Sarah Palin really, really wants to be your president. She wants it so badly, in fact, that she elected herself to submit the Republican response to President Obama's speech in Arizona before he even delivered it. This preemptive move basically amounted to a taped audition for the role of President In A Time Of Crisis, offered up just in time for the start of the 2012 campaign.
What is confusing is who Palin's intended audience was. Was it the production team (the government) or the underwriters (you and me), or was it the casting directors (Republican primary voters)? It seemed to start out promising -- arguably the second most prominent figure on the national political stage making a genuine attempt to lead a horrified nation. But before she was halfway through she had alienated just about everyone but her most hardcore base, the 70 percent of Republicans that have a favorable view of her. For three days they've been harboring feelings of guilt which quickly turned to indignation. They were in need of absolution, and Palin was there to give it. To these folks her tryout played pretty well, most likely. To the rest of the general public, well, it didn't exactly leave us wanting more.
Fast forward to primetime, in which the man who already passed the audition successfully had his shot. Bear in mind that politics is the only type of theater in which you have to audition again for the same gig after you've had it for years. No sweat. His live performance was so compelling that even his routine detractors at Fox News had to give it up for him. After three days of hearing mostly about the Tucson killer and countless attempts to cast him and his act as a product of either the right or the left, President Obama took the spotlight and aimed it squarely on the victims of January 8.
Through him we got to know those people better than we ever would have in life, and in their name we were given a simple challenge: to try in each of our own way to build a future through our words and deeds that would make them proud. Palin had the opportunity to do the same, but she chose instead to devote three fourths of her presentation to over-defending herself and her party while accusing anyone who suggests maybe toning it down a little of stifling free speech. "Not exactly a big league move," as Mad Men's Don Draper would say.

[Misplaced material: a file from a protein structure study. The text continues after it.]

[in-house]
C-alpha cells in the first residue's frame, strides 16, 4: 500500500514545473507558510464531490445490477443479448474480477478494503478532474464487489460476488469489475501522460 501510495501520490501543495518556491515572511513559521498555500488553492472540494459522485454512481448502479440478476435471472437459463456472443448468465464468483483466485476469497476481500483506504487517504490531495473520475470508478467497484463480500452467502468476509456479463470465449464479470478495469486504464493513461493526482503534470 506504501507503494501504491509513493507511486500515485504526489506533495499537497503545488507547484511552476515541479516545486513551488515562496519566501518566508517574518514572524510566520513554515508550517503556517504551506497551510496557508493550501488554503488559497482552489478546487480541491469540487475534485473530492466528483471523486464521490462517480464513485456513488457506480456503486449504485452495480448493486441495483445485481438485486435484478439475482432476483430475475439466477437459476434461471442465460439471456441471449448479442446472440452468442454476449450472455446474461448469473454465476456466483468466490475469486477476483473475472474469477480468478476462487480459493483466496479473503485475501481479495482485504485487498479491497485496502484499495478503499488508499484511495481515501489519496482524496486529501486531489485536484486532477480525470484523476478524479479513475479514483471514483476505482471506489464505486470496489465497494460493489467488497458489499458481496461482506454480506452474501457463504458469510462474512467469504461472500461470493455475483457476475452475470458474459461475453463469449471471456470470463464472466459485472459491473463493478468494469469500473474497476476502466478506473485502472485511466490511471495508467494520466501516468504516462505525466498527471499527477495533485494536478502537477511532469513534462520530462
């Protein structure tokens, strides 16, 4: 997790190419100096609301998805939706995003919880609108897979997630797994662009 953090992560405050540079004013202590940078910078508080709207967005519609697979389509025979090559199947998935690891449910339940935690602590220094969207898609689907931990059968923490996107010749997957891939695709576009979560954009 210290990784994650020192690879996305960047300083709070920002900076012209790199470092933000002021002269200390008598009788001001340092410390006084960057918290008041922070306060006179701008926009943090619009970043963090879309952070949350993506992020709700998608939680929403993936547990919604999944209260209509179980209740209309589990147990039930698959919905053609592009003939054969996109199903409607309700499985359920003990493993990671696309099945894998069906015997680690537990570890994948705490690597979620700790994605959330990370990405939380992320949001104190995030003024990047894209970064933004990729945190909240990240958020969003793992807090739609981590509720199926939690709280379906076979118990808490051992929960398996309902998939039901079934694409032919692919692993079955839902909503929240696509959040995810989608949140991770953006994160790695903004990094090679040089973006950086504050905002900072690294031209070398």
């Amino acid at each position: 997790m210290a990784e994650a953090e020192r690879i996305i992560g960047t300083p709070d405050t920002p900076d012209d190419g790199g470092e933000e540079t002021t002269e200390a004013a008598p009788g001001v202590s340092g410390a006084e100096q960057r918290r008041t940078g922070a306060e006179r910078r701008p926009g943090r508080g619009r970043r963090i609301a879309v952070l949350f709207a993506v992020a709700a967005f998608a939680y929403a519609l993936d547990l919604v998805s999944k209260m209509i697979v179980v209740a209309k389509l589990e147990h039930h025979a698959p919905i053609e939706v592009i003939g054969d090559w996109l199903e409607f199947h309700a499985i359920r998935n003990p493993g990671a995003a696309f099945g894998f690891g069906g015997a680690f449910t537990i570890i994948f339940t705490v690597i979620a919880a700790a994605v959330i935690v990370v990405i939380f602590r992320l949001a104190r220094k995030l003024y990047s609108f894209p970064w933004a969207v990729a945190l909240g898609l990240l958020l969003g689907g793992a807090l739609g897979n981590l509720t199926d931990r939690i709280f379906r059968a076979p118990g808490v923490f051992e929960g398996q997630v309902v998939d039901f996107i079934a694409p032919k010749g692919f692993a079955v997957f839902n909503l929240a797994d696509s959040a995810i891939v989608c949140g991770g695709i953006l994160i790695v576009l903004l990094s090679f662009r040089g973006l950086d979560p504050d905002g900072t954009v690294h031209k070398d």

What prevents her from inspiring the country she loves when it's called for? Lack of imagination? Hardly. Only the most vivid imagination could have read "death panels" into a simple right to talk with a doctor about the end of life. Lack of intellectual curiosity? Not exactly. She did make some rather astute observations on the history of our political discourse and used it to defend her "symbolic" use of gun rhetoric in the same way some of us defend Quentin Tarantino's use of fake guns and fake blood. No, what it really boils down to is a lack of human compassion and respect.
Where Obama saw a shocked and wounded public that was crying out for solace, Palin saw an angry mob that was out to get her (a vision no doubt aided by her prior conversation with Glenn Beck). So the mama grizzly reloaded, chiding the punditocracy while ignoring the fact that she's not only a pundit herself, she is the pundit. The one who shirked her duty of public service in order to make millions from punditry without responsibility. Now she plans to use this role to propel her into the White House in the next two years. It's going to take a lot more political maturity than what we saw Wednesday. Was the Arizona shooting in any way her fault? I doubt it. But in the aftermath, she faced an important test of character and blew it. A misstep in the audition process that will haunt her all the way through the callbacks.